Can the Copperbelt town outlive the mine it depends on?
For a place that was referred to as a “ghost town” not so long ago, and has known more ups and downs than a rollercoaster, the Copperbelt mining town of Luanshya seems to be doing pretty well.
Shoprite, Zambia’s leading supermarket chain, is building a second store there – bigger, more upmarket and with a wider range of products. The store is part of a new shopping mall under construction in the town centre. Competitor Pick n’ Pay also operates there, and if the presence of shoppers is anything to go by, both stores are doing well.
A drive around the neighbouring townships suggests that a mini-boom of residential property is under way, with dozens of new homes under construction or recently completed. Commercial farmers in the nearby Mpongwe area are growing soya, beans and wheat. Golden Lay, a Luanshya-based company, is producing thousands of trays of eggs a day for the local and regional market, and has attracted $24 million of private investment funding for expansion.
“There is a cautious sense of optimism in Luanshya, but it comes with some uncomfortable questions,” the article says. “How sustainable is it? What if the mine closes again?”
Luanshya Mine was the very first mine to be privatised in 1997, and its fortunes have risen and fallen ever since. It closed down in 2000 after the owners ran into financial difficulties, causing severe economic hardship. New owners got the mine going again, but the copper price fell in the 2008 global crisis, and they sold out to China Non-Ferrous Metals Mining Company (CNMC group) in 2009.
“CNMC promptly set about bringing Luanshya Mine into the 21st century, and invested nearly half a billion dollars in the operation,” the article says. Within five years, annual copper production had nearly doubled to 18 000 tonnes, and employment had gone from just over 600 people to nearly 3 000. The mine paid some $60 million in corporate tax, and its employees paid $31 million in personal income tax. The town of Luanshya was economically revitalised.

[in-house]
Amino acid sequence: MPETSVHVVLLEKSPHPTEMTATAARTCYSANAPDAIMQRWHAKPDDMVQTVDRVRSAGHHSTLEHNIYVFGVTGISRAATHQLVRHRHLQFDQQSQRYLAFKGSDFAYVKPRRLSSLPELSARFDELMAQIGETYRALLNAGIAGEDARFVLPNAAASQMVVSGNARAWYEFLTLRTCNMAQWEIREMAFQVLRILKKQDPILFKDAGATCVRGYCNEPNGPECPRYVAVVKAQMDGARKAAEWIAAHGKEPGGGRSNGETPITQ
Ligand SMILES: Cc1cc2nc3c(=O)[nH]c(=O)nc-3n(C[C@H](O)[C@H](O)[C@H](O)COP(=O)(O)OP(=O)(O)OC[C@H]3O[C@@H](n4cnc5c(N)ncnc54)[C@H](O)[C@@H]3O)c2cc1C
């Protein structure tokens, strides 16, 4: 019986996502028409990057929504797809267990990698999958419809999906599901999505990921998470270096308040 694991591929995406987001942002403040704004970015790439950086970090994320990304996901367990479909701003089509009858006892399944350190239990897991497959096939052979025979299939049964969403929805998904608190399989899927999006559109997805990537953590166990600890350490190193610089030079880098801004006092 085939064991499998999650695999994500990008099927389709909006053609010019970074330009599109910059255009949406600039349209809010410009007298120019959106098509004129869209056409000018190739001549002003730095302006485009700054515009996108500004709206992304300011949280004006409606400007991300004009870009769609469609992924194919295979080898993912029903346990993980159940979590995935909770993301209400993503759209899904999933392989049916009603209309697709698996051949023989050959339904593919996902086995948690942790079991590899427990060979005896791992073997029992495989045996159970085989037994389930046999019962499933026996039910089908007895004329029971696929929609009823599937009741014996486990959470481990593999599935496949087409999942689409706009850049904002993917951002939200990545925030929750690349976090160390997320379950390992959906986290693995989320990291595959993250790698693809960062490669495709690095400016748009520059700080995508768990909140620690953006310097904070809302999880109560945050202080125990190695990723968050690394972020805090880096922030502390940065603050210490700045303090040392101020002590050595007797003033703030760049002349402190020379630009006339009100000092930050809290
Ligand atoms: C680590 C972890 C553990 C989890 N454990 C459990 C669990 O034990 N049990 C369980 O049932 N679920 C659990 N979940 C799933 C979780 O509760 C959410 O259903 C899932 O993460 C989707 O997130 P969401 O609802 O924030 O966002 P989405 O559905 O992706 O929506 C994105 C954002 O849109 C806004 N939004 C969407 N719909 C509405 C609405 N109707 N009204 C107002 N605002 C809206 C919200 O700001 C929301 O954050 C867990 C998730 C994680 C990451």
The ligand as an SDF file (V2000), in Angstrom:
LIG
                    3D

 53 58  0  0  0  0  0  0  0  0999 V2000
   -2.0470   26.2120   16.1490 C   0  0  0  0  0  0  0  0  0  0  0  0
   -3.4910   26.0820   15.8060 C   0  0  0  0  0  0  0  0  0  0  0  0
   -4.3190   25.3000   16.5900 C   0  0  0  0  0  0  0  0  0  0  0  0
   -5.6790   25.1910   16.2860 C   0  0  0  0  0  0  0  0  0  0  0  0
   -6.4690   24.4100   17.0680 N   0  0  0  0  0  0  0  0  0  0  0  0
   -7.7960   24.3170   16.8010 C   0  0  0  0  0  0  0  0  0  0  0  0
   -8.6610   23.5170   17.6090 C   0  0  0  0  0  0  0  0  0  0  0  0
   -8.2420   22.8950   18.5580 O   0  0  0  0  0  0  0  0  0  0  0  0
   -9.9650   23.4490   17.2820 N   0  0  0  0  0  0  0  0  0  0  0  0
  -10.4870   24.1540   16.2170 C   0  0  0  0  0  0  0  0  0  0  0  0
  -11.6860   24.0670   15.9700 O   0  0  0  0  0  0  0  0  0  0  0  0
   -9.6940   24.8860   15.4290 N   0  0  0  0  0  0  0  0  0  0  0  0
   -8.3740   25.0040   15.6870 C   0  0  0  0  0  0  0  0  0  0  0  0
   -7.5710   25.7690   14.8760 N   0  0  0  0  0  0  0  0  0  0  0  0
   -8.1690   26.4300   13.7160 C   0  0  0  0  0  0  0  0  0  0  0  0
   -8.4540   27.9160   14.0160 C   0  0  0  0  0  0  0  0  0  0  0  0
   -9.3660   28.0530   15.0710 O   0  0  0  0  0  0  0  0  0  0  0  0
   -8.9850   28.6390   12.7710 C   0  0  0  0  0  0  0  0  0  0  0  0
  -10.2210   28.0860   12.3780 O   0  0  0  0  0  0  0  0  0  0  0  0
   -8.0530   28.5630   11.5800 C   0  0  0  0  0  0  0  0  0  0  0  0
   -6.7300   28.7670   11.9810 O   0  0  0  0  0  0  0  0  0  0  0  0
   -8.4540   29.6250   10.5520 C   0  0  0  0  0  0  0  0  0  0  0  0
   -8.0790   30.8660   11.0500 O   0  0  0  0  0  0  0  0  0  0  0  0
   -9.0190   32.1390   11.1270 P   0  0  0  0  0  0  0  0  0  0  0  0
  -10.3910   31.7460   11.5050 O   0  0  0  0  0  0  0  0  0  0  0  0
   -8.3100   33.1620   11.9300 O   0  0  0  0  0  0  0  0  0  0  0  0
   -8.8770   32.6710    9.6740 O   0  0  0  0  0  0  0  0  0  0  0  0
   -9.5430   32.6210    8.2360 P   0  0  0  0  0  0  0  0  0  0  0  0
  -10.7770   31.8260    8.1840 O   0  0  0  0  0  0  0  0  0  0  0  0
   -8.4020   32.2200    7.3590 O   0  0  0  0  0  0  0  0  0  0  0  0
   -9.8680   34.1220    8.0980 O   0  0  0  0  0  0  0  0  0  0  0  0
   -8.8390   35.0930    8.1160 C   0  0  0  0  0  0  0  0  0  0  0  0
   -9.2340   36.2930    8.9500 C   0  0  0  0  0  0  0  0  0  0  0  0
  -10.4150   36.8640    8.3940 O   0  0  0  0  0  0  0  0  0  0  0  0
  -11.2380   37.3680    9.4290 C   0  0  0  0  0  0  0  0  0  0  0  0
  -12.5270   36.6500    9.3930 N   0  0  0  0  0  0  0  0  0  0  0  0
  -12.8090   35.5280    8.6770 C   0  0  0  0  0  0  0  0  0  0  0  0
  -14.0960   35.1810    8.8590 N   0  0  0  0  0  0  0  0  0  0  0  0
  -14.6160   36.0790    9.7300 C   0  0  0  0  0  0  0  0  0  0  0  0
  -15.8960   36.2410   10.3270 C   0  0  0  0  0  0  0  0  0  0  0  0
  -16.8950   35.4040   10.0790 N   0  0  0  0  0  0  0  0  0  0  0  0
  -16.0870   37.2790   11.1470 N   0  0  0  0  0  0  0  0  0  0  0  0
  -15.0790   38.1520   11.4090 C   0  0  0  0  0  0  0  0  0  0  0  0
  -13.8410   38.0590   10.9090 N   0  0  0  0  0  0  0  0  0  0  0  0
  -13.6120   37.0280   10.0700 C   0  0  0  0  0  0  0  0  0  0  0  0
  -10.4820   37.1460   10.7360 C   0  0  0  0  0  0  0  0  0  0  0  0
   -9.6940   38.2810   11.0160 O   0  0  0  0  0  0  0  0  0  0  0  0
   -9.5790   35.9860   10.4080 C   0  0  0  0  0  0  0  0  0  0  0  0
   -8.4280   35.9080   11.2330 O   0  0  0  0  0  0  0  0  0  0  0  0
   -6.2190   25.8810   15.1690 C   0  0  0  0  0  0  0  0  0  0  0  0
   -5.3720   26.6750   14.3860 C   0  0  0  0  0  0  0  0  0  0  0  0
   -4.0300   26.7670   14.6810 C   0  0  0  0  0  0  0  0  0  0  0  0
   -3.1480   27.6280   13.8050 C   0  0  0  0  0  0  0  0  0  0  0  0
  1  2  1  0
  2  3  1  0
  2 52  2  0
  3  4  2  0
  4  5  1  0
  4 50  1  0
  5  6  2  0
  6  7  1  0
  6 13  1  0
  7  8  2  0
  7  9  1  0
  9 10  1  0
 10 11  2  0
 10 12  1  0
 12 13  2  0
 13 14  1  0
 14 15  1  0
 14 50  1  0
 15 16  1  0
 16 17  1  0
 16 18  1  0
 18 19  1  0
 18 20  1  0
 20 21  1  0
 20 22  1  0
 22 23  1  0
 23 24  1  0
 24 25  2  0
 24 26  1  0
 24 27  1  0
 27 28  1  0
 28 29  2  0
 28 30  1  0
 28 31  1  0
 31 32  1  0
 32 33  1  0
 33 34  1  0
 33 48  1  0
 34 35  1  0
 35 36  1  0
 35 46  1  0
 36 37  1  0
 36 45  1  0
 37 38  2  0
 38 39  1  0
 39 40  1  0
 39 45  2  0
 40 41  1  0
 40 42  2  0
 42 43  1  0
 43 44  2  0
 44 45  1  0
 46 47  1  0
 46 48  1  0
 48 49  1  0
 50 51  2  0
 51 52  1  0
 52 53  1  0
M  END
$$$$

Luanshya continues to benefit from this five-year growth period, despite the mine’s underground operations and slag reclamation project being put on care-and-maintenance earlier this year because of the nationwide power restrictions on the mining industry.
Clearly, the town’s fortunes are tied to those of the mine. But the mine won’t last forever, and will reach the end of its working life around 2025. What should Luanshya be doing in the meantime?
“The answer is economic diversification, and that can only happen with the right incentives and policies in place from central government,” says Robert Kamanga, deputy CEO of CNMC Luanshya Copper Mines, quoted in the article. “There is a 10-year window to get this right. Otherwise, when the mine closes, Luanshya will become a ghost town again. And all the money presently being invested and spent here will have been wasted.”
This point is echoed by Simukondi Godwell, chairman of the Luanshya District Business Association. “Government needs to create the financial and tax incentives that will make Luanshya an attractive business destination in its own right,” says Godwell, in the article.
A diversified Luanshya economy capable of outliving the closure of the mine comes down to political will on the part of government. “If there is political will, there won’t be a problem. We will grow. But with no political will, nothing will happen.”
Meanwhile, Luanshya’s economy continues to attract new businesses, and CNMC Luanshya Copper Mines continues to produce copper for world markets.